Background: Cyclosporine-induced hypertension may be related to vasoconstriction of the afferent arterioles in the glomeruli caused by changes in the prostaglandin profile. omega-3 Fatty acids have demonstrated vasodilatory properties related to a favorable effect in the prostaglandin profile. The purpose of this study was to evaluate the antihypertensive effects of oral supplementation with omega-3 fatty acids in cyclosporine-treated cardiac transplant recipients.
Methods and results: The study consisted of 20 orthotopic cardiac transplant recipients with hypertension who were prospectively randomized in a double-blind fashion to receive either omega-6 fatty acids (placebo group, n = 10) or omega-3 fatty acids (treatment group, n = 10). Blood pressure, systemic hemodynamics, two-dimensional guided M-mode and Doppler echocardiography, and laboratory values (serum creatinine, lipid profile) were recorded at baseline and at 12 weeks. The treatment group demonstrated a significant reduction in mean arterial pressure (120 +/- 7 versus 102 +/- 7 mm Hg; P = .0001) associated with a decrease in systemic vascular resistance (2107 +/- 45 versus 1426 +/- 60 dynes.sec.cm-5; P = .0001). No changes in indexes of left ventricular structure and function occurred, except for a modest decrease in deceleration time (211 +/- 10 versus 182 +/- 12 milliseconds; P = .05), an index of left ventricular diastolic function.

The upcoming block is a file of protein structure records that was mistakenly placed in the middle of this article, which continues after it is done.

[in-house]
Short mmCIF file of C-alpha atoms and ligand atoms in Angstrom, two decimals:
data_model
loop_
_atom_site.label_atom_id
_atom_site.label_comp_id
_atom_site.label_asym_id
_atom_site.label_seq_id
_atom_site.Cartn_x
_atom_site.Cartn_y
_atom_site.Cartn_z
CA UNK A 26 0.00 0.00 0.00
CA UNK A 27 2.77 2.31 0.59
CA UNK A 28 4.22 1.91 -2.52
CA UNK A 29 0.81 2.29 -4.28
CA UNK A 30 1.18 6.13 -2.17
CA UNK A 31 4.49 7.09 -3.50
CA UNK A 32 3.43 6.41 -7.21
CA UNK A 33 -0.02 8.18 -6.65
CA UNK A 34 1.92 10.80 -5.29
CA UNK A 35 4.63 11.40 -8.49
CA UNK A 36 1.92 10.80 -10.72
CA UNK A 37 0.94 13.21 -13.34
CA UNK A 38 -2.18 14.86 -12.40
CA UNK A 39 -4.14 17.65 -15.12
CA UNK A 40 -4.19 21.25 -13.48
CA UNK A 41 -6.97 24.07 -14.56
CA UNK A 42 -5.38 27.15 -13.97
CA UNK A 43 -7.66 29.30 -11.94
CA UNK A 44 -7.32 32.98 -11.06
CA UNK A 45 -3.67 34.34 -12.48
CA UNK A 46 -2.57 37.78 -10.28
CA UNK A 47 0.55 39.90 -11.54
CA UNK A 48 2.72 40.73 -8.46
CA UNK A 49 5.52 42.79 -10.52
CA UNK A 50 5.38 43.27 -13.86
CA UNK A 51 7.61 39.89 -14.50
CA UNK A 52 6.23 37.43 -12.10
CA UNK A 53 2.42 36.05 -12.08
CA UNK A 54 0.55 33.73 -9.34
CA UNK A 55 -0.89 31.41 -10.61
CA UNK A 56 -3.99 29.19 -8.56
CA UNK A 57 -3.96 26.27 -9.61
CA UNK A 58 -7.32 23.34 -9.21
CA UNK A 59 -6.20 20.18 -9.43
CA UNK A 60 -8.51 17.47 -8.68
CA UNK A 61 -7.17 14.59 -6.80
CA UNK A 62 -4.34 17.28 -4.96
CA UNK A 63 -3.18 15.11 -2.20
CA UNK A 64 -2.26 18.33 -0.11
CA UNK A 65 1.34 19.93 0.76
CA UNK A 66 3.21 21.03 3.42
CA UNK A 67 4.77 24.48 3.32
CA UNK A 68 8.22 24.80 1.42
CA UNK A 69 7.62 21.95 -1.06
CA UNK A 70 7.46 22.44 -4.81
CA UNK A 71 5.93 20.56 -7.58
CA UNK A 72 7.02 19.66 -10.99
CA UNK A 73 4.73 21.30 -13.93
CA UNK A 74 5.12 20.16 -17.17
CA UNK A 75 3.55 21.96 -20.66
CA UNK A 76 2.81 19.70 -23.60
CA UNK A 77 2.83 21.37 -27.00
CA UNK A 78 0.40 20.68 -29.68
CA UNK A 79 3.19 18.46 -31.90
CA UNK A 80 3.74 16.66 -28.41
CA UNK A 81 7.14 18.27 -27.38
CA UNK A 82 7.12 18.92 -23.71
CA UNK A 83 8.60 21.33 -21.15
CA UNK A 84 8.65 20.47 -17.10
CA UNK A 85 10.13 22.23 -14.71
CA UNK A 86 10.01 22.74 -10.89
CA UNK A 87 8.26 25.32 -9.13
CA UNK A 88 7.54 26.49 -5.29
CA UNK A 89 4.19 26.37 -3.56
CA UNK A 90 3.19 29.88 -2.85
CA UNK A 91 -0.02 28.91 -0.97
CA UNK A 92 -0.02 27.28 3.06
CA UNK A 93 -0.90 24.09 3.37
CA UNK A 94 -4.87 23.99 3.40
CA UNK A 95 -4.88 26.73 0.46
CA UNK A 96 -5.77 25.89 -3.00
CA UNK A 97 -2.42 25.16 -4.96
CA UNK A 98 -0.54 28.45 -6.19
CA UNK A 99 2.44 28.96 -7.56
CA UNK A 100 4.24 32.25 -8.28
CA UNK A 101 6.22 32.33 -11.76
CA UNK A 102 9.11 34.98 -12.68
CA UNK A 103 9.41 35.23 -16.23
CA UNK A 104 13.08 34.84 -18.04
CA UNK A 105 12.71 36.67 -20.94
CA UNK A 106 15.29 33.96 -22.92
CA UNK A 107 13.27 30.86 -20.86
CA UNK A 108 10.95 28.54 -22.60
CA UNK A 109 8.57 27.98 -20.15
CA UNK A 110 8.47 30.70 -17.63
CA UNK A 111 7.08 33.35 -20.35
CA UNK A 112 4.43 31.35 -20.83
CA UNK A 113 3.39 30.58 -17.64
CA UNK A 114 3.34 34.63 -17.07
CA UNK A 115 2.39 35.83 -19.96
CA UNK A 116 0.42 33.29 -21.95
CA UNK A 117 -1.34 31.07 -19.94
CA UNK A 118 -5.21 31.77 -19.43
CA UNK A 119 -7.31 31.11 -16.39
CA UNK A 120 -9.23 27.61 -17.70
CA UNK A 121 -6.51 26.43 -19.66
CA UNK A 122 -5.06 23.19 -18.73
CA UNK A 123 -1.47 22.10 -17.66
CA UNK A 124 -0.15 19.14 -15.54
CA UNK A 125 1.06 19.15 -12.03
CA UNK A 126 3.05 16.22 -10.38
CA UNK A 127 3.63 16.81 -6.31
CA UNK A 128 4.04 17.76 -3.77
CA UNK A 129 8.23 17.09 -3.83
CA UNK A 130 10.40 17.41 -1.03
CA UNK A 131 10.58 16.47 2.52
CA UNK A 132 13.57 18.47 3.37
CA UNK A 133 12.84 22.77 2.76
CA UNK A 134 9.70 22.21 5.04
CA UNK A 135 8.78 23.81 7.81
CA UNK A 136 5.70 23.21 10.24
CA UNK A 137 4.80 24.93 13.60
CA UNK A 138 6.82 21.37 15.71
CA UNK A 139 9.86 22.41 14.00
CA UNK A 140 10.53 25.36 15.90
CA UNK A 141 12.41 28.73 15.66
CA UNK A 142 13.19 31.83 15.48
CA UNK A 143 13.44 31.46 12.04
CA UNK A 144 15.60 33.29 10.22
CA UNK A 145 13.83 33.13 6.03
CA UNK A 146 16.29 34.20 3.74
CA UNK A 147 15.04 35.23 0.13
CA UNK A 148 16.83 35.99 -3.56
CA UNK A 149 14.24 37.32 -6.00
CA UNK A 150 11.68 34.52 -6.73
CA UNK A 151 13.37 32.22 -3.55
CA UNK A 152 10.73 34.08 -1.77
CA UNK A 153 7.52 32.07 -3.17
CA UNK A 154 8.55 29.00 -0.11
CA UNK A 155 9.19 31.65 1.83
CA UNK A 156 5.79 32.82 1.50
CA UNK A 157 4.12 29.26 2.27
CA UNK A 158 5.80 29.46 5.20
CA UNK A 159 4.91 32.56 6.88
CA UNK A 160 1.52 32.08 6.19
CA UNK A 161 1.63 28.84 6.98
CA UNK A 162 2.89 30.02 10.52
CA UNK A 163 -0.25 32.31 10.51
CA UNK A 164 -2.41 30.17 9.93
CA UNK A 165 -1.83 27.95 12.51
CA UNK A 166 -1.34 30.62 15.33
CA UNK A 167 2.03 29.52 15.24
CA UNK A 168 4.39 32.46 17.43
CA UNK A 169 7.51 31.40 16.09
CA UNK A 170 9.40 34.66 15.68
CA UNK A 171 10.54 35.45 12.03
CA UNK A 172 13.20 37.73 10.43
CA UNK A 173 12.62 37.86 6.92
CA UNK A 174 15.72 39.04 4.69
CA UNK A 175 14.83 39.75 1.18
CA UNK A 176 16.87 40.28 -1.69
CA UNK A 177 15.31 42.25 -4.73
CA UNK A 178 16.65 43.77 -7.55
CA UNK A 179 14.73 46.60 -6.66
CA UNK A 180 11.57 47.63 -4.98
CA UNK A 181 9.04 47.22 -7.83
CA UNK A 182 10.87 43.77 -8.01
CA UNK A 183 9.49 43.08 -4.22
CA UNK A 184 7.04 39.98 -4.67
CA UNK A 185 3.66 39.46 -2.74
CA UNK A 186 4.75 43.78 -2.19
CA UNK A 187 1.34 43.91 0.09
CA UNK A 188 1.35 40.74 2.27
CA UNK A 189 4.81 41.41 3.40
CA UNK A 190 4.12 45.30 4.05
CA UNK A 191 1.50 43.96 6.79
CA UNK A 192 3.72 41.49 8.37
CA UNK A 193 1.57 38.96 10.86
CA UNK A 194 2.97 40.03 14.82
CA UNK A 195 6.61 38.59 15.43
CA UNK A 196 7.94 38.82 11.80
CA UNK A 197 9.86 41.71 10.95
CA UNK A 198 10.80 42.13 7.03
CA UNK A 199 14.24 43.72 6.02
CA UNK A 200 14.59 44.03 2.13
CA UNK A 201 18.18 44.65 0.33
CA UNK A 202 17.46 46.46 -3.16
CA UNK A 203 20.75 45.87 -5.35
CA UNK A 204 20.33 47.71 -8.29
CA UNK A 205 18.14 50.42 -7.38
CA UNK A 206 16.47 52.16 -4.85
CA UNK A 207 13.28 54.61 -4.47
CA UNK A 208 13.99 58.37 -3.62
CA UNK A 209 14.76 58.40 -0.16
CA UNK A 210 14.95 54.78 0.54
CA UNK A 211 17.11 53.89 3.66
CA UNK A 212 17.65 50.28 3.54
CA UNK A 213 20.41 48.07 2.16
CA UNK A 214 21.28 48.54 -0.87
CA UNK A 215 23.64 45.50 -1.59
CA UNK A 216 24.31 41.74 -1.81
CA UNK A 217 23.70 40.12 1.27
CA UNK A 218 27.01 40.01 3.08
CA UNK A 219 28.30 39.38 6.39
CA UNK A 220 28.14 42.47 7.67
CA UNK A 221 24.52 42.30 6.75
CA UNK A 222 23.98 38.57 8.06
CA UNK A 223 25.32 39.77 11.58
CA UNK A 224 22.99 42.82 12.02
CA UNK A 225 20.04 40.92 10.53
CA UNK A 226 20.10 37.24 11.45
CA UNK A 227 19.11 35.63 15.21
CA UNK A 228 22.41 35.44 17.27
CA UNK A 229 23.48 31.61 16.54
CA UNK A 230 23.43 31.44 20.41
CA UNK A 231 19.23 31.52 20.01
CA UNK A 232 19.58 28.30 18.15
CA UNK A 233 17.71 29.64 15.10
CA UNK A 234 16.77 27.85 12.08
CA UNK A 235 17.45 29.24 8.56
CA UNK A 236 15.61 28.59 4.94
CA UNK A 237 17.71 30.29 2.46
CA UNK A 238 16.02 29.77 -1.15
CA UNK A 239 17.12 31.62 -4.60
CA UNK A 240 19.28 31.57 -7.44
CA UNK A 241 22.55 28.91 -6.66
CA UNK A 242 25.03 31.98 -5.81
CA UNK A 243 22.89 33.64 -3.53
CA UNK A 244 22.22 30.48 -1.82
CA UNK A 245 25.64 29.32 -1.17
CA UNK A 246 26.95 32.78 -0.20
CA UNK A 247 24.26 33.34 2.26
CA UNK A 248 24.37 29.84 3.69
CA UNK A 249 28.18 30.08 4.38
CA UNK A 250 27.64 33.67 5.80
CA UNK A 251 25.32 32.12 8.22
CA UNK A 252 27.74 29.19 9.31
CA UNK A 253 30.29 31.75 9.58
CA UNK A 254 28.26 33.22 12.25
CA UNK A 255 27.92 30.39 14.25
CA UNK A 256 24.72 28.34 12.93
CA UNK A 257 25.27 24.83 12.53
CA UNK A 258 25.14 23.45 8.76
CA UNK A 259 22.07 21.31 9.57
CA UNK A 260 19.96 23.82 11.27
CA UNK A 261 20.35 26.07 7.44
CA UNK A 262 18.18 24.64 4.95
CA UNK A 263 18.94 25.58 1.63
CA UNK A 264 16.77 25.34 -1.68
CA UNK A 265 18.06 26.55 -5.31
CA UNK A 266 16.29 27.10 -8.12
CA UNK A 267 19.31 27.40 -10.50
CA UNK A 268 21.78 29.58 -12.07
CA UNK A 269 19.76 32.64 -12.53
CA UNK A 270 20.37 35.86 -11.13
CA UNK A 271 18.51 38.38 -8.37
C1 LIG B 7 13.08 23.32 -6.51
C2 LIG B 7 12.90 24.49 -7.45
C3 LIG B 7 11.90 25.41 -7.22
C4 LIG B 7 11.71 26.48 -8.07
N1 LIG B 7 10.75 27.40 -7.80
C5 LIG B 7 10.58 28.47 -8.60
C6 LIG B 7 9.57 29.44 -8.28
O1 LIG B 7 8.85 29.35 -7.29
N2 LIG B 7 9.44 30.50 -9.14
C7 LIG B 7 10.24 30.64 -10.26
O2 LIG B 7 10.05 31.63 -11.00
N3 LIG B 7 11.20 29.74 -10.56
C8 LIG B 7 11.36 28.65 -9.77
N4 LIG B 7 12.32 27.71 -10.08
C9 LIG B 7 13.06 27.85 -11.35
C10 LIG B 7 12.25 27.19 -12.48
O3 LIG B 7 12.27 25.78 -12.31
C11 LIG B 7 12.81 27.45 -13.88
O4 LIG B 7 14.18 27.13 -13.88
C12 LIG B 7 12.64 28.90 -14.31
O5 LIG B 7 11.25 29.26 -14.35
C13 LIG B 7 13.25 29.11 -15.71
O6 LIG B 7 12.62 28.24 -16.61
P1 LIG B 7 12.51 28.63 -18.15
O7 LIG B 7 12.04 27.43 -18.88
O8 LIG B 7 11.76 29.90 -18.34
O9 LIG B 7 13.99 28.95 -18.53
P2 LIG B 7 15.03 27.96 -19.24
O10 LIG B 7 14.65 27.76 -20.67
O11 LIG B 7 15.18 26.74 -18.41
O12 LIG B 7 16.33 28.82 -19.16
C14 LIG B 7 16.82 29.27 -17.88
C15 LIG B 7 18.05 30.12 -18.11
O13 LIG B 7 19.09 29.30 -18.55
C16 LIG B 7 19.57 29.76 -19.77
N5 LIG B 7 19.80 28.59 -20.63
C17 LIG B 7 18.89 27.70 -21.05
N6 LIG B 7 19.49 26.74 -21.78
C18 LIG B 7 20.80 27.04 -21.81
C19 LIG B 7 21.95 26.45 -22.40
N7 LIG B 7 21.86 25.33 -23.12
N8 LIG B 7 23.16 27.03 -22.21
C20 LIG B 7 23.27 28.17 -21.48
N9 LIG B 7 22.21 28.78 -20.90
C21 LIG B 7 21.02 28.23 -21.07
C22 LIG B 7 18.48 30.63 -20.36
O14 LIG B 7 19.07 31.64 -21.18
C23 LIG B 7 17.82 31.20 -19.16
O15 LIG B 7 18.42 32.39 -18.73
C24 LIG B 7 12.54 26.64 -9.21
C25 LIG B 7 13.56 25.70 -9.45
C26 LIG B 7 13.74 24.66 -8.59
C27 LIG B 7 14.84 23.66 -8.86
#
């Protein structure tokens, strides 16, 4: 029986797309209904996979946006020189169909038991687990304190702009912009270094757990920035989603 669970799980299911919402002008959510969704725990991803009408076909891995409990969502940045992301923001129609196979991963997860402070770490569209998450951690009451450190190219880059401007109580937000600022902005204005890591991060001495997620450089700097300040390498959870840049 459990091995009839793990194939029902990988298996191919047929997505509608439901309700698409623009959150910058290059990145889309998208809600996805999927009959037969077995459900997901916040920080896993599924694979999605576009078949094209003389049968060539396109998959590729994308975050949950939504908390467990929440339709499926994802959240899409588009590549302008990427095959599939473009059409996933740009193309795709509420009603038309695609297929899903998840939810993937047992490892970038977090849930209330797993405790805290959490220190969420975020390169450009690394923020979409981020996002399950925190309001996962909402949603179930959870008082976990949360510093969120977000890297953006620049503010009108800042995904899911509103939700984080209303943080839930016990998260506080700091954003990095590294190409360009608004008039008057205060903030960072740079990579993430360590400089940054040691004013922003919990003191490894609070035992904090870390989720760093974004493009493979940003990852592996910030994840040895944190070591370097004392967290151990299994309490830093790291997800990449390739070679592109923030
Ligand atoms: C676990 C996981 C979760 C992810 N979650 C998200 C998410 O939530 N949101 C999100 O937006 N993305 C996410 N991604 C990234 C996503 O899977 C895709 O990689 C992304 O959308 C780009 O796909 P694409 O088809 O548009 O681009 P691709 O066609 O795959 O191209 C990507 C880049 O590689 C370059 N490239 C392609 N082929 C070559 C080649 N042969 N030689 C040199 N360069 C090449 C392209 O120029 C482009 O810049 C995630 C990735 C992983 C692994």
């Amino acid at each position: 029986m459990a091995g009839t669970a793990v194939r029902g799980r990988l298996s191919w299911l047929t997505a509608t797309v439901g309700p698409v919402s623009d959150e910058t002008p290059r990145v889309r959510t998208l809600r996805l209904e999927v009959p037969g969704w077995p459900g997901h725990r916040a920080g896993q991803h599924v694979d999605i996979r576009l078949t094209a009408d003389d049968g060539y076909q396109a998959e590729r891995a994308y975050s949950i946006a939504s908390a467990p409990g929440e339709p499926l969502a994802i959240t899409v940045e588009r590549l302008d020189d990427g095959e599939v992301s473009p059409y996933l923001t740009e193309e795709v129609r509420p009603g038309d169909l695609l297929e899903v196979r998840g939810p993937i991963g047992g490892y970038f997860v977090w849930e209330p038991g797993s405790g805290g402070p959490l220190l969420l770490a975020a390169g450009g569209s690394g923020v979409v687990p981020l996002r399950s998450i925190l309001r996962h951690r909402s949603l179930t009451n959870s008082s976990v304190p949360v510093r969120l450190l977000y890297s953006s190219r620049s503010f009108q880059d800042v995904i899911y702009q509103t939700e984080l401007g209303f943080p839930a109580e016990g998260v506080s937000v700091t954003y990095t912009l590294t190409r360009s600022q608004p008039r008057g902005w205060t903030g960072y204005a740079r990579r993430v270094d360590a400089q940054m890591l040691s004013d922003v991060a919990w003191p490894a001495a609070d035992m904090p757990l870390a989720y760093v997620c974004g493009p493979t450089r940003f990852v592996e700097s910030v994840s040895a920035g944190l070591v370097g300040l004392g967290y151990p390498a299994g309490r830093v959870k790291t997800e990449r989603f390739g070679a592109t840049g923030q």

Conclusions: omega-3 Fatty acids (3 g/d) reduce blood pressure by decreasing systemic vascular resistance and, therefore, can be used as an adjuvant for the treatment of hypertension in cyclosporine-treated cardiac transplant recipients. Their vasodilatory effect may be related to a beneficial change in the prostaglandin profile.